May German Indian food

More than beer and cars - Germany for Indians

Indians are fascinated by how Germany developed after the world wars and how it left the ugly past behind, how it became a happy and modern country. I think this is something that Indians can learn from given the rise in religious fundamentalism of many Hindus in India.

Most popular with Indians are those countries where there are many Indian emigrants, but only comparatively few Germans live in India itself. But more and more Indians are studying in Germany, mainly natural sciences and technical subjects. Generous scholarships have helped - there is even a small community of Indians studying German literature.

These students bring with them stories about everyday life in Germany. The first thing they say is that you can afford life in Germany better than in other European countries. You report on a broad middle class that lives with affordable rents and is very satisfied.

Berlin is particularly popular

Berlin is the most popular European city among Indian artists. The German capital is not only considered Europe's metropolis for art and culture, it is also celebrated for its alternative artistic scene.

Bollywood star Shah Rukh Khan's film "DON 2: The Return of the King" made Berlin popular in India. The German embassy in New Delhi recently used a Bollywood song for a PR campaign. Former Ambassador Michael Steiner produced a YouTube video showing him and his wife dancing to a Bollywood song. The title: "Kal Ho Na Ho" ("There may be no tomorrow"). The clip shows an Indian politician courting Steiner's wife, but the ambassador manages to win her back. The video spread very quickly and several TV channels reported about it. Steiner told me that his intention was to break cultural stereotypes.

Thanks to the increasing number of Indians traveling to Europe, we know Oktoberfest. Many restaurants in India use this time to make beer known in the country.

Cars and emissions scandal

Soccer is gaining more and more supporters among urban young Indians who watch the games of the German national soccer team. Germany's top soccer club Bayern Munich has a growing, if still small, fan base.

Shivam Vij writes for DW from New Delhi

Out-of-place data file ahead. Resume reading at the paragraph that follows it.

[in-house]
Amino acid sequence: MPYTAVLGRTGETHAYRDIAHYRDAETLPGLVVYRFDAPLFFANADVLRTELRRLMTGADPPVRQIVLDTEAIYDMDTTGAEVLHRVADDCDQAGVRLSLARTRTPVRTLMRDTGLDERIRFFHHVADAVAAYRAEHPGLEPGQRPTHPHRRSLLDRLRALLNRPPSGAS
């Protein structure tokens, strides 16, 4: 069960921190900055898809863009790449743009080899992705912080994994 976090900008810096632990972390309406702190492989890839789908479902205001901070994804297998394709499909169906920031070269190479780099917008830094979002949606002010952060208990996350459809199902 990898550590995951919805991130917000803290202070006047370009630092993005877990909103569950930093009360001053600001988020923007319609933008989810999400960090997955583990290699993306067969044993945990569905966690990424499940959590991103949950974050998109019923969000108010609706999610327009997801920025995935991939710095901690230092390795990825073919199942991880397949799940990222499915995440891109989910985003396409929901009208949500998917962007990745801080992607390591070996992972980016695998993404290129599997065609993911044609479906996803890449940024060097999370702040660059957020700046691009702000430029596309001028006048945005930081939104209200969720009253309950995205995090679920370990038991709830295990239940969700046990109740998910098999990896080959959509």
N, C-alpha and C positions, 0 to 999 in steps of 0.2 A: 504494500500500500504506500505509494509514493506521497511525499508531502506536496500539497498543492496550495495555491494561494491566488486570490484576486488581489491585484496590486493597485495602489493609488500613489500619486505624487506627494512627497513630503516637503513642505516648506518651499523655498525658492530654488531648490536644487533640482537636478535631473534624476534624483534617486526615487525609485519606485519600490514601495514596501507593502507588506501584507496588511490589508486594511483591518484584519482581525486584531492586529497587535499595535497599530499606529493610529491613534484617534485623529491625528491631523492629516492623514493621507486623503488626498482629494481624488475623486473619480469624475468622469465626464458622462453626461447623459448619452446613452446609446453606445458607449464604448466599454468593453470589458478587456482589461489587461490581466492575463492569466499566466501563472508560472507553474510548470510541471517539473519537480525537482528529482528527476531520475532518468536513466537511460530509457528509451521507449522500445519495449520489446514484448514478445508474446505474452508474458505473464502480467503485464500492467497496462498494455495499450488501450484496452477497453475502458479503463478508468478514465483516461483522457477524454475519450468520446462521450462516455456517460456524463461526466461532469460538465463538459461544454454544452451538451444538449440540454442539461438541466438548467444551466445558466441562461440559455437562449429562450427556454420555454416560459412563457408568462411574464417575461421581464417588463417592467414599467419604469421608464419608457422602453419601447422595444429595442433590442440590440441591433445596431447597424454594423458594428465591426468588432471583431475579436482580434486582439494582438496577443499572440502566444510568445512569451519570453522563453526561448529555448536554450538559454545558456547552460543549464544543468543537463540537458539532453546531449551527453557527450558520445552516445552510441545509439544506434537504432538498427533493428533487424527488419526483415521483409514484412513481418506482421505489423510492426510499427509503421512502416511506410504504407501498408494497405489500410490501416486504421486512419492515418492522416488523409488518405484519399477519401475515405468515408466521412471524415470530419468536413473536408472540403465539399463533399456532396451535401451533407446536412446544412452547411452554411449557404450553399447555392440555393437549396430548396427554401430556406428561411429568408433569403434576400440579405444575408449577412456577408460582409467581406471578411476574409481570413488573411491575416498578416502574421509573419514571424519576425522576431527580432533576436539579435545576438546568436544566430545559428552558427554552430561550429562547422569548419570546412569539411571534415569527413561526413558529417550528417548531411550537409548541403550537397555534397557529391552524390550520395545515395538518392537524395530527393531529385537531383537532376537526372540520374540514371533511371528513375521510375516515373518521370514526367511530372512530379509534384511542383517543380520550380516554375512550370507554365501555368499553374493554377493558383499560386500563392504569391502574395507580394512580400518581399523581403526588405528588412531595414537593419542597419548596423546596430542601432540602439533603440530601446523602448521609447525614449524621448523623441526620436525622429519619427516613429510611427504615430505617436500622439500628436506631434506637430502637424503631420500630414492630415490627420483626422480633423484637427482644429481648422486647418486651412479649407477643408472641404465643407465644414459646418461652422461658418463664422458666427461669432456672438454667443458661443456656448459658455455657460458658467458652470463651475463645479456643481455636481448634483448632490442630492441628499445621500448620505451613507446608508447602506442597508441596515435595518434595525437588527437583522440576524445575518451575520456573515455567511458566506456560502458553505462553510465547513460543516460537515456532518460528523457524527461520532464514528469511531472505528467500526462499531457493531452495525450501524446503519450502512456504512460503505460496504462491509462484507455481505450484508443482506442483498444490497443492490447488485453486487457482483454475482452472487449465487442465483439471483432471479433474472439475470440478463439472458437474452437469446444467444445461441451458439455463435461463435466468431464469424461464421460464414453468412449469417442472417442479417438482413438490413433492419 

Of course, nothing beats a love for German cars. Audi, BMW, Mercedes and Volkswagen are objects of desire, status symbols. They are the reason why first-class engineering and design are part of Germany's image.

Most Indians have little interest in foreign news. Hardly anyone cares about the current refugee crisis in Europe. The rescue of Greece and the euro crisis, however, made headlines here and many commentators seemed to have sympathy for Germany's tough stance.

More recently than any other news from Germany, however, the affair surrounding the German automaker Volkswagen, which has falsified emissions in the USA, has hit. The scandal came as a surprise to the Indians because they previously considered German cars to be safer and technically better - in contrast to cars from Japanese or South Asian manufacturers, which were considered to be more fuel-efficient but also less reliable.

Mutual appreciation

On the question-and-answer page Quora, a computer science student reported what Germans think of Indians. How many people are interested is shown by the fact that his account on Quora has been accessed almost 75,000 times.

He writes that spicy Indian food is so popular with Germans that they would have torn down the Berlin Wall much earlier if they had known that there was hearty Indian food on the other side.

The appreciation is mutual. Indians love pretzels, cheese and beer. No wonder that in view of Germany's increasing popularity in India, Chancellor Angela Merkel paid the country a visit in order to create even closer relations.

Shivam Vij is a freelance writer and journalist based in New Delhi. He writes for a number of international media including